Florida charter schools win tax fight
TALLAHASSEE, Fla. - Reversing course from a decision last year, a fiercely divided appeals court Wednesday said charter schools are entitled to a cut of tax dollars that Palm Beach County voters approved in 2018 for more-traditional public schools.
The 7-4 ruling by the 4th District Court of Appeal said the wording in a referendum that excluded charter schools from receiving a share of increased property-tax revenues violated state law. The decision reversed a 2-1 decision by a panel of the court in April.
Through 43 pages of majority, concurring and dissenting opinions Wednesday, judges battled about the issues, with one dissent describing parts of the majority opinion as "judicial hocus pocus" and "bait and switch."
The 2018 referendum asked voters to approve a property-tax increase for issues such as school safety and teacher pay, saying the money would be "dedicated for operational needs of non-charter district schools." Charter schools are public schools that are typically operated by private entities.
After voters approved the ballot measure, two charter schools, Academy for Positive Learning and Palm Beach Maritime Academy, and two parents filed a lawsuit against the Palm Beach County School Board arguing that charter schools were entitled to a portion of the money.
After the April panel ruling against the charter schools, the issue went before the full appeals court in what is known as an "en banc" proceeding. Wednesday’s majority opinion said charter schools could not be shut out of the voter-approved funding because of part of state law that said charter-school students "shall be funded as if they are in a basic program or a special program, the same as students enrolled in other public schools in the school district."
The opinion also said that the wording in the ballot measure that prevented charter schools from receiving money was "severable" --- essentially meaning that it can be disregarded --- and that the rest of the referendum could remain in "full force and effect."
"Severing and striking the ‘non-charter’ limitation from the 2018 referendum still accomplishes the 2018 referendum’s intent to generate additional revenue ‘to fund school safety equipment, hire additional school police and mental health professionals, fund arts, music, physical education, career and choice program teachers, and improve teacher pay.’ The only difference is that a portion of those funds must be shared with charter schools," said the 17-page majority opinion shared by Chief Judge Spencer Levine and Judges Dorian Damoorgian, Burton Conner, Alan Forst, Mark Klingensmith, Jeffrey Kuntz and Edward Artau.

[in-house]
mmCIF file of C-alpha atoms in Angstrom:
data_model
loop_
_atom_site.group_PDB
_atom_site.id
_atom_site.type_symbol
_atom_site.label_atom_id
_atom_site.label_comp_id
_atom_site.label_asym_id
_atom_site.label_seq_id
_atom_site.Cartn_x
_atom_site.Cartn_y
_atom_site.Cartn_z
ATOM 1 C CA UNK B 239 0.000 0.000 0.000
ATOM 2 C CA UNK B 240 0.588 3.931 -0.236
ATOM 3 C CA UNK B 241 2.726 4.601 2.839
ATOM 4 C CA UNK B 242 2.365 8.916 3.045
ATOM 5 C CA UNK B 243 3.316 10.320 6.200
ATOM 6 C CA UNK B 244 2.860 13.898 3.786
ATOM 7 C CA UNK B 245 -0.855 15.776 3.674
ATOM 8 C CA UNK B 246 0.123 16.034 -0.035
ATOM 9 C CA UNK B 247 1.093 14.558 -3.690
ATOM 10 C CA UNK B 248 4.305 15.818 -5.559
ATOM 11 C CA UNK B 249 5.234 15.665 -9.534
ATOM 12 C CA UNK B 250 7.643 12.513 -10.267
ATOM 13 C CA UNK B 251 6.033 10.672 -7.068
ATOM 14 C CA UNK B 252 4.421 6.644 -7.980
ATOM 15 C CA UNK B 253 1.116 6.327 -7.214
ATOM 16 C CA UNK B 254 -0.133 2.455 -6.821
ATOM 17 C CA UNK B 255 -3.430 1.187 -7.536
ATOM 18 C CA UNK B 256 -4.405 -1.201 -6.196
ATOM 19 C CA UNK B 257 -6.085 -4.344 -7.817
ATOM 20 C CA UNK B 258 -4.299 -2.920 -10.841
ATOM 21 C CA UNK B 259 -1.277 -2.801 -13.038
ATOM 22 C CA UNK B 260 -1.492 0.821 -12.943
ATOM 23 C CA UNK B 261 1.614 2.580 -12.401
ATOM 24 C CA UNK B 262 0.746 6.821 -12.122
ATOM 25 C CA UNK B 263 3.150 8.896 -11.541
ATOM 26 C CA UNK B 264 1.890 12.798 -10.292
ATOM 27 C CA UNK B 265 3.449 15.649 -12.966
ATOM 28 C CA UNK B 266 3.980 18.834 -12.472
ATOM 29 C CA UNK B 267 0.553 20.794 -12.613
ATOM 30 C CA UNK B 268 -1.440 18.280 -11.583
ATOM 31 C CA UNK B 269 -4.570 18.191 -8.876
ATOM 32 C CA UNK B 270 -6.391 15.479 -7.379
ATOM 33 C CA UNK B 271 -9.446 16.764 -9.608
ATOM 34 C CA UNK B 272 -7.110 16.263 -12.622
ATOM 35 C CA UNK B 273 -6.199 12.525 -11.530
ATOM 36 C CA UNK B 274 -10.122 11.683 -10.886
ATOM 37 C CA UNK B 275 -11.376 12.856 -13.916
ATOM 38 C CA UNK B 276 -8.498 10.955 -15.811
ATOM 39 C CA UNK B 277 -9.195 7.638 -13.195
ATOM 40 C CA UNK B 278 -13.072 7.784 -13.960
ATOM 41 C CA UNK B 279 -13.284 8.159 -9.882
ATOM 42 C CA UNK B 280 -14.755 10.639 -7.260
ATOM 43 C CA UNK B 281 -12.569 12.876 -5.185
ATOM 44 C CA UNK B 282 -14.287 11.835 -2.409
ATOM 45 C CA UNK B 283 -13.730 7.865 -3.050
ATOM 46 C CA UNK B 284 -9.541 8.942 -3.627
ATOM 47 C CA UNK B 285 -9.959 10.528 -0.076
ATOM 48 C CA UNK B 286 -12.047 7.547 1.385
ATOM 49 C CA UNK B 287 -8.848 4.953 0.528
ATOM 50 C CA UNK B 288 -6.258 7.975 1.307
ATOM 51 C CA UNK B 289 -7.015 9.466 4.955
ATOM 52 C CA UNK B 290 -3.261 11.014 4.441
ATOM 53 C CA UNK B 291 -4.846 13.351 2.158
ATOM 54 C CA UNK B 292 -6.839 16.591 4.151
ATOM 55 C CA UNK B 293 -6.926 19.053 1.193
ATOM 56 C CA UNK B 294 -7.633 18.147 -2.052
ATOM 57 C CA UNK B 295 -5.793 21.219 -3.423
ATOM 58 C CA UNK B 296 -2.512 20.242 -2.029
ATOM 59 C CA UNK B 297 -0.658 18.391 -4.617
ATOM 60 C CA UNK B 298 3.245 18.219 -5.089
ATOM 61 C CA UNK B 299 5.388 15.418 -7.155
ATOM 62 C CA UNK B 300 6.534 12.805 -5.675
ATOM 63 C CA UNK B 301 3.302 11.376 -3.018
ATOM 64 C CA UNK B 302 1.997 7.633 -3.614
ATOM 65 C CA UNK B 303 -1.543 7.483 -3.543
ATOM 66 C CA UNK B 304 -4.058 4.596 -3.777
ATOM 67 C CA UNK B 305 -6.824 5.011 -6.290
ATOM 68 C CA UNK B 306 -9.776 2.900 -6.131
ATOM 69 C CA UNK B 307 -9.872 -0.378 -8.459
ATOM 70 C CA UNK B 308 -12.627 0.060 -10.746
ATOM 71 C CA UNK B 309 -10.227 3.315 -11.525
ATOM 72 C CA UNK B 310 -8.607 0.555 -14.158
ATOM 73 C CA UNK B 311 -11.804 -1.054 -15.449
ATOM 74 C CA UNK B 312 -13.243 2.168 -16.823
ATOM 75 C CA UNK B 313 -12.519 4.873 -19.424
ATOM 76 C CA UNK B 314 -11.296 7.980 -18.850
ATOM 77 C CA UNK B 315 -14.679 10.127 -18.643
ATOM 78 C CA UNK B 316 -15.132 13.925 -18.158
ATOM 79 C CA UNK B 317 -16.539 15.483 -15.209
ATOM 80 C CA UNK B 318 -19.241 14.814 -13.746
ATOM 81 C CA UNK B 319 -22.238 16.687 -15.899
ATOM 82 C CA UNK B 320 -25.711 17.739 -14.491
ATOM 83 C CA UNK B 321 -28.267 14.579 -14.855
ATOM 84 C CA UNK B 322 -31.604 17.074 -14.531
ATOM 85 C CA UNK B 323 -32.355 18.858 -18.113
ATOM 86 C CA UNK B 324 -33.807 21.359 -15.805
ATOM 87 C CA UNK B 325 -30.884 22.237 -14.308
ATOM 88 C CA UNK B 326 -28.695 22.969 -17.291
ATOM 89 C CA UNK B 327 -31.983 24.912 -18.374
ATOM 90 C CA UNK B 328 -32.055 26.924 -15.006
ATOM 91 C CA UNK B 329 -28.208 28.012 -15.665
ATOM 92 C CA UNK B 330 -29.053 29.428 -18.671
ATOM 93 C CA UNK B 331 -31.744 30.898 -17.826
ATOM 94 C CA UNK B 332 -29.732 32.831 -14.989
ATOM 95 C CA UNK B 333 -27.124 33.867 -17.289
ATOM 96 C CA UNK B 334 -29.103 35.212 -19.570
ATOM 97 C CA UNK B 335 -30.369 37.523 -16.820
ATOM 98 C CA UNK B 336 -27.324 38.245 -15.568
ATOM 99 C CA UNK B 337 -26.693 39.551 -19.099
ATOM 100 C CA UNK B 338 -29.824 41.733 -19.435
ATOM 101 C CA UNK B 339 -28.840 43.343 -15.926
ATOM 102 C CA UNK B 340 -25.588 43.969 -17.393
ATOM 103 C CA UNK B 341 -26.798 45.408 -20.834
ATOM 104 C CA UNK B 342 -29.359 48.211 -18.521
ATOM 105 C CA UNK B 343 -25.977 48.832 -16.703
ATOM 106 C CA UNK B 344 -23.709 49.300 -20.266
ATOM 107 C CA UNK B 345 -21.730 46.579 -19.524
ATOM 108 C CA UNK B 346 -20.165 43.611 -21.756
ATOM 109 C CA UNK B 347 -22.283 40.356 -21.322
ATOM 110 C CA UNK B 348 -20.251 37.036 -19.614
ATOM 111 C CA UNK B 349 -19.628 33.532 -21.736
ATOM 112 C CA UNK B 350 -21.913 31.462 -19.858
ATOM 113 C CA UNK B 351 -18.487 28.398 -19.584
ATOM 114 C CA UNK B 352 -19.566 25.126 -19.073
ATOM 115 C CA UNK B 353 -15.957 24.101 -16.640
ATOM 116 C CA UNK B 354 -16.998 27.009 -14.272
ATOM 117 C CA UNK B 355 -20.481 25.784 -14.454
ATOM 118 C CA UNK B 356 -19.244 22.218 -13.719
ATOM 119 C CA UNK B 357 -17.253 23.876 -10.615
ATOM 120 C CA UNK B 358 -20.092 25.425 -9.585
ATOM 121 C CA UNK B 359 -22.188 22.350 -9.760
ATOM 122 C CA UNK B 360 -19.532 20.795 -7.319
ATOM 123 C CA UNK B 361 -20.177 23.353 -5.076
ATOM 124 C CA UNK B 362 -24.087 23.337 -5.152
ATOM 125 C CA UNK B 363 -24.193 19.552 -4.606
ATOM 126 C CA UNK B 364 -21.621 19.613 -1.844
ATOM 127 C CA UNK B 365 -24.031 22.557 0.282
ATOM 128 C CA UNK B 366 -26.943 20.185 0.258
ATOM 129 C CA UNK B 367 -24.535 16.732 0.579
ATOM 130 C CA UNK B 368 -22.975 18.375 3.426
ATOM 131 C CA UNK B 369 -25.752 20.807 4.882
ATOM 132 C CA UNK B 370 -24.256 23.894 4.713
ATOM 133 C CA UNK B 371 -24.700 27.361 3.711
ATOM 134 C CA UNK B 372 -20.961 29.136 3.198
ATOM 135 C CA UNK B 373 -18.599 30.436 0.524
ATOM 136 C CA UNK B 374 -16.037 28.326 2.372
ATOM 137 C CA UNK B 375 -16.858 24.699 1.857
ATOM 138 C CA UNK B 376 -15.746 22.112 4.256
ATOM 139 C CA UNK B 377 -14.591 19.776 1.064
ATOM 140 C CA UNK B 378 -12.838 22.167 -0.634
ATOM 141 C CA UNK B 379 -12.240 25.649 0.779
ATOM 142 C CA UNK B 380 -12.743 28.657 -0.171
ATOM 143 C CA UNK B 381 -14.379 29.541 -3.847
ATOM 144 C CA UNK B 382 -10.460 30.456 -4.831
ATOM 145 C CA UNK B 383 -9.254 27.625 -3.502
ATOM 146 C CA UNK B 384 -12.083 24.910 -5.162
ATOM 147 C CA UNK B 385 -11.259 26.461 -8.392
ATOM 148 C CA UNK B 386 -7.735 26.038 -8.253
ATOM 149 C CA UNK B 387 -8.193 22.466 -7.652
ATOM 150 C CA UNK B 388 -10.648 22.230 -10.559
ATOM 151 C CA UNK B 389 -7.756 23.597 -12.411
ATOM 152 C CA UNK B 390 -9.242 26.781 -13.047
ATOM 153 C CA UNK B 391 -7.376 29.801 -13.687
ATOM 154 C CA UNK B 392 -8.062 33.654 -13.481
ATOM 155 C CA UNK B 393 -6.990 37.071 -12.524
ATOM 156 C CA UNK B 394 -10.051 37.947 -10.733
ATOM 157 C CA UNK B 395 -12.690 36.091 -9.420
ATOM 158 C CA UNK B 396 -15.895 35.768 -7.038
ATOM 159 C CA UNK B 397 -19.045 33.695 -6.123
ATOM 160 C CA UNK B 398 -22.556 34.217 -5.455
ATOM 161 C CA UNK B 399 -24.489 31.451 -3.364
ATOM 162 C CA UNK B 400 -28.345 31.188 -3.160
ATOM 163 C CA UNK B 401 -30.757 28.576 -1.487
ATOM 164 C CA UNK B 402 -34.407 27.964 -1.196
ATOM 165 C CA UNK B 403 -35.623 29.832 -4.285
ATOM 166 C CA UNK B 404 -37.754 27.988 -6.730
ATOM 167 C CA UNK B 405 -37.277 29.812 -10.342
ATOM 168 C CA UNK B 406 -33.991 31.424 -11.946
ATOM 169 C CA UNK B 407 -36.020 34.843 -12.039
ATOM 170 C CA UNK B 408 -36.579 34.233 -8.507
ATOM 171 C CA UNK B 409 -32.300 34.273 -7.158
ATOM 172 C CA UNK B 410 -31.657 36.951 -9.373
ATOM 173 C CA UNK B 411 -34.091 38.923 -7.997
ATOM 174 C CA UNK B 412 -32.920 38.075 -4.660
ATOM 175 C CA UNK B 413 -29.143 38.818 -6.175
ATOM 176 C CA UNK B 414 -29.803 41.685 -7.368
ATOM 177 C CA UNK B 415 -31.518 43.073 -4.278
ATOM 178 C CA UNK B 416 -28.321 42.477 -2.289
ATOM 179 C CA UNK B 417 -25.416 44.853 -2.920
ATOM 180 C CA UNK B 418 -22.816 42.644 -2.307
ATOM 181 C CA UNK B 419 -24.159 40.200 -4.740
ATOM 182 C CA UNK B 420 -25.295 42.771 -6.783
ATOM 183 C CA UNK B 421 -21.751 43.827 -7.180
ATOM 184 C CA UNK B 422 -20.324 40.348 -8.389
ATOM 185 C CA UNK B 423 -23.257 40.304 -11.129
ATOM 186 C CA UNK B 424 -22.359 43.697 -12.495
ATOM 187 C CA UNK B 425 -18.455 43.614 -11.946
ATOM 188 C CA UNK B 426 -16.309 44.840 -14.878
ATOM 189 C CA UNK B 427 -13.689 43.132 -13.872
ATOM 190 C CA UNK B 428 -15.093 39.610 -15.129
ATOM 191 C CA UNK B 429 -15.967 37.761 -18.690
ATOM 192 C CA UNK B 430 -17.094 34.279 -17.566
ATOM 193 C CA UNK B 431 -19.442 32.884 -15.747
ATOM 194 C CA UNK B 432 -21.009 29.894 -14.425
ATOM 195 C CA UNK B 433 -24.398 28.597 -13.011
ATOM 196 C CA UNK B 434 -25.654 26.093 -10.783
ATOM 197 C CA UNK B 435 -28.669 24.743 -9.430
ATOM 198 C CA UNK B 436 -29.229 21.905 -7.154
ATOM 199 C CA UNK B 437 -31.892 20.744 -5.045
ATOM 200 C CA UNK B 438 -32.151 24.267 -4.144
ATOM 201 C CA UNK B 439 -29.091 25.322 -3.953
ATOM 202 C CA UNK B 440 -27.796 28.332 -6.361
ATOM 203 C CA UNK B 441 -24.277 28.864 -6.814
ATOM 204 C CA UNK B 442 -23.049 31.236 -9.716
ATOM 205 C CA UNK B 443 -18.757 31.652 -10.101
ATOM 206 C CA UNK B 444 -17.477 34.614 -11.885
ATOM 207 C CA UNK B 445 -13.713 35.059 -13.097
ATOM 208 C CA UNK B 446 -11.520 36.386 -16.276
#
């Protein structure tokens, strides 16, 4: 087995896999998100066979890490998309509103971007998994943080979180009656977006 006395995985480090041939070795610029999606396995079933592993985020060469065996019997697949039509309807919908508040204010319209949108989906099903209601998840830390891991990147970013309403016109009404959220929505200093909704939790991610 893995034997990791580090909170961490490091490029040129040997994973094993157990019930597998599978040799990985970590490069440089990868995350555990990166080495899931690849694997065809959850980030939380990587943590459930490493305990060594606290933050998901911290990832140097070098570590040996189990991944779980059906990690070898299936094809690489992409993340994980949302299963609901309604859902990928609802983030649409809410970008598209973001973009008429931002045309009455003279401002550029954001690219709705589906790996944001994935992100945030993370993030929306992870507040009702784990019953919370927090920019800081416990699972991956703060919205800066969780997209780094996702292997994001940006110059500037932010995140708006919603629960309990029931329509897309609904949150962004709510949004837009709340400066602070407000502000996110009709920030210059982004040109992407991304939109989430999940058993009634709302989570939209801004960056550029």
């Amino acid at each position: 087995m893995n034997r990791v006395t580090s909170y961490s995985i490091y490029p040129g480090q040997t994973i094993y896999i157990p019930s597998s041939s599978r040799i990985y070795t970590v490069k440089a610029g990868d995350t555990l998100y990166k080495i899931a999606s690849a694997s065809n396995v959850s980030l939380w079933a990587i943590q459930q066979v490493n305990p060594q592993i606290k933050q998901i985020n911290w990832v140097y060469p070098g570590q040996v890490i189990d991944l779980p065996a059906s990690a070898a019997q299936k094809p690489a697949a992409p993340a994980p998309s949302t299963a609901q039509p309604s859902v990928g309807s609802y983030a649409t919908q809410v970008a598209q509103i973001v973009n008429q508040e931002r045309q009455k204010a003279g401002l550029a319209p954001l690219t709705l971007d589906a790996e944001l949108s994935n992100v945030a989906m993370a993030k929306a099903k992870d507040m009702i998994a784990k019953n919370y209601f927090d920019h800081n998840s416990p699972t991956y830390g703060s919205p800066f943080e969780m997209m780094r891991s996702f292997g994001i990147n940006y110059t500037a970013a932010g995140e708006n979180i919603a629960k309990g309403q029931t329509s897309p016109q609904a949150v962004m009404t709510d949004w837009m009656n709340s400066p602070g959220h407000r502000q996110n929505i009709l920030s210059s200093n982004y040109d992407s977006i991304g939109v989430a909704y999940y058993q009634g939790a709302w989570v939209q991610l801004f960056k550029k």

But dissenting judges lambasted the majority for deciding that the referendum could remain in effect and for deciding to take up the case en banc.
They argued, in part, that allowing the referendum to remain in effect violates the will of voters, who thought they were casting ballots on a measure that would exclude funding for charter schools. Judge Robert Gross described it as an act of "judicial hocus pocus"
"Rather than taking that principled approach and acknowledging the only proper remedy is the referendum’s invalidation, the majority has instead rewritten the referendum and pulled a bait-and-switch upon the voters of Palm Beach County," Gross wrote in a dissent joined by Judges Martha Warner and Melanie May. "By judicial fiat, the majority has imposed a levy for the benefit of charter schools that the voters never approved ‘by local referendum or in a general election’ as required (by a section of state law)."
In a separate dissent, Judge Cory Ciklin pointed to the majority "ignoring the will of 528,089 Palm Beach County voters who participated in a countywide election. Not this court nor the School Board nor the charter schools can legally agree to severing and striking the non-charter limitation from the 2018 referendum as if the sanctity of voter intent is of no concern and one that can be blithely cast aside as nothing more than an unimportant annoyance."
But Klingensmith, in an opinion concurring with the majority, wrote that Palm Beach County School Board had made clear that it thought the disputed charter-school part of the referendum could be severed.
"I share the concerns raised by my dissenting colleagues about judges re-writing voter referendums, and acknowledge their condemnation of court-sanctioned voter disenfranchisement," Klingensmith wrote. "However, it should be emphasized that the drafters of the ballot language in question --- the elected representatives overseeing the Palm Beach County School District --- have expressly indicated to this court that it is, and was, their intention (through severability) that this court address any legal flaws inherent in the language, and to do so without striking down the entire referendum. This court is rarely presented with such a clear and unquestionable expression of a drafter’s intent as we have in this case."
Funding for charter schools has long spurred debate in the Legislature. Amid the Palm Beach County legal fight, Republican lawmakers in 2019 passed a measure that said charter schools should get a proportionate amount of such property-tax dollars for operational needs. But the 2019 change was not retroactive, and Wednesday’s decision focused on state law as it stood in 2018.